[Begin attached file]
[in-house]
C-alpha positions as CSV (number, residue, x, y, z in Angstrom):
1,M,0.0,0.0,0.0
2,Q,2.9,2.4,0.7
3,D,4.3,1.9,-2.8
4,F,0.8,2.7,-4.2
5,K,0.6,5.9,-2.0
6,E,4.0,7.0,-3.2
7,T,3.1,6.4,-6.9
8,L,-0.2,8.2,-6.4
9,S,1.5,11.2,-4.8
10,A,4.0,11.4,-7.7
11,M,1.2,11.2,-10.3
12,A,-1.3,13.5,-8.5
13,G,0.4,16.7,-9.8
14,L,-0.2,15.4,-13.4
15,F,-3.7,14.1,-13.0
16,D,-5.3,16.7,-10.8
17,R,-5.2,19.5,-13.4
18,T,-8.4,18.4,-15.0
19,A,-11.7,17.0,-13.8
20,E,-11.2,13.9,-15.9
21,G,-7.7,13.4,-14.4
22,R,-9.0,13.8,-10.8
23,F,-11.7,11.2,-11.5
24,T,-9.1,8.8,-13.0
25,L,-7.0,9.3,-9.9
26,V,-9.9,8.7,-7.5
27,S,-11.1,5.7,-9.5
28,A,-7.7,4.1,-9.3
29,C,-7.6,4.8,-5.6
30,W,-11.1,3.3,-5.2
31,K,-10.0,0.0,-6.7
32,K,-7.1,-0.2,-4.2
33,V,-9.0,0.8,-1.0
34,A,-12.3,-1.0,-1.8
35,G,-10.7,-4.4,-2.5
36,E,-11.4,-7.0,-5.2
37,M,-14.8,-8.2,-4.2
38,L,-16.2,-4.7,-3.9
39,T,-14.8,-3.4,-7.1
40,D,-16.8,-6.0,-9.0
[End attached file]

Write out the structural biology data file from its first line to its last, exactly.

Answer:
[in-house]
C-alpha positions as CSV (number, residue, x, y, z in Angstrom):
1,M,0.0,0.0,0.0
2,Q,2.9,2.4,0.7
3,D,4.3,1.9,-2.8
4,F,0.8,2.7,-4.2
5,K,0.6,5.9,-2.0
6,E,4.0,7.0,-3.2
7,T,3.1,6.4,-6.9
8,L,-0.2,8.2,-6.4
9,S,1.5,11.2,-4.8
10,A,4.0,11.4,-7.7
11,M,1.2,11.2,-10.3
12,A,-1.3,13.5,-8.5
13,G,0.4,16.7,-9.8
14,L,-0.2,15.4,-13.4
15,F,-3.7,14.1,-13.0
16,D,-5.3,16.7,-10.8
17,R,-5.2,19.5,-13.4
18,T,-8.4,18.4,-15.0
19,A,-11.7,17.0,-13.8
20,E,-11.2,13.9,-15.9
21,G,-7.7,13.4,-14.4
22,R,-9.0,13.8,-10.8
23,F,-11.7,11.2,-11.5
24,T,-9.1,8.8,-13.0
25,L,-7.0,9.3,-9.9
26,V,-9.9,8.7,-7.5
27,S,-11.1,5.7,-9.5
28,A,-7.7,4.1,-9.3
29,C,-7.6,4.8,-5.6
30,W,-11.1,3.3,-5.2
31,K,-10.0,0.0,-6.7
32,K,-7.1,-0.2,-4.2
33,V,-9.0,0.8,-1.0
34,A,-12.3,-1.0,-1.8
35,G,-10.7,-4.4,-2.5
36,E,-11.4,-7.0,-5.2
37,M,-14.8,-8.2,-4.2
38,L,-16.2,-4.7,-3.9
39,T,-14.8,-3.4,-7.1
40,D,-16.8,-6.0,-9.0